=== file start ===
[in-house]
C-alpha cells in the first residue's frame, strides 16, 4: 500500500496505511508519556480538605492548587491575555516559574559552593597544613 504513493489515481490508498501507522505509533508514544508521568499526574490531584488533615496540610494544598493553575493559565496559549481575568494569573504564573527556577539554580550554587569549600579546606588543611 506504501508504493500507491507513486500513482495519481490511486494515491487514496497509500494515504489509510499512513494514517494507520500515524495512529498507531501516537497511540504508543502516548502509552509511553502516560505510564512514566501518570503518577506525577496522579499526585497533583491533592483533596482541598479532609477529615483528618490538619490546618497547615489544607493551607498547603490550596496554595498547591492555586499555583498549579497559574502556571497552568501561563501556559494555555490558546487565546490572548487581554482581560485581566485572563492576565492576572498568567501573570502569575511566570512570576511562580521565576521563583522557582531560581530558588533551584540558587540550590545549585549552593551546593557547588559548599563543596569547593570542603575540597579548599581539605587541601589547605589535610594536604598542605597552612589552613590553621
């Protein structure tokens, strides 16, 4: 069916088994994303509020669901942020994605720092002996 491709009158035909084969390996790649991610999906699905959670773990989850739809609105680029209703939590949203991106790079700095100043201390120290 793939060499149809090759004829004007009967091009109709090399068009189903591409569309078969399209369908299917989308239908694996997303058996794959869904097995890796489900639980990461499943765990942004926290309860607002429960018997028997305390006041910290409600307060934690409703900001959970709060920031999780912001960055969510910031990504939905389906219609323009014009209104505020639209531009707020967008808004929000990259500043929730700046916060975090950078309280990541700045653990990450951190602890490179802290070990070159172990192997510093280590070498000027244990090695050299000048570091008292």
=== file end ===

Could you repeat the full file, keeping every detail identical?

[in-house]
C-alpha cells in the first residue's frame, strides 16, 4: 500500500496505511508519556480538605492548587491575555516559574559552593597544613 504513493489515481490508498501507522505509533508514544508521568499526574490531584488533615496540610494544598493553575493559565496559549481575568494569573504564573527556577539554580550554587569549600579546606588543611 506504501508504493500507491507513486500513482495519481490511486494515491487514496497509500494515504489509510499512513494514517494507520500515524495512529498507531501516537497511540504508543502516548502509552509511553502516560505510564512514566501518570503518577506525577496522579499526585497533583491533592483533596482541598479532609477529615483528618490538619490546618497547615489544607493551607498547603490550596496554595498547591492555586499555583498549579497559574502556571497552568501561563501556559494555555490558546487565546490572548487581554482581560485581566485572563492576565492576572498568567501573570502569575511566570512570576511562580521565576521563583522557582531560581530558588533551584540558587540550590545549585549552593551546593557547588559548599563543596569547593570542603575540597579548599581539605587541601589547605589535610594536604598542605597552612589552613590553621
């Protein structure tokens, strides 16, 4: 069916088994994303509020669901942020994605720092002996 491709009158035909084969390996790649991610999906699905959670773990989850739809609105680029209703939590949203991106790079700095100043201390120290 793939060499149809090759004829004007009967091009109709090399068009189903591409569309078969399209369908299917989308239908694996997303058996794959869904097995890796489900639980990461499943765990942004926290309860607002429960018997028997305390006041910290409600307060934690409703900001959970709060920031999780912001960055969510910031990504939905389906219609323009014009209104505020639209531009707020967008808004929000990259500043929730700046916060975090950078309280990541700045653990990450951190602890490179802290070990070159172990192997510093280590070498000027244990090695050299000048570091008292």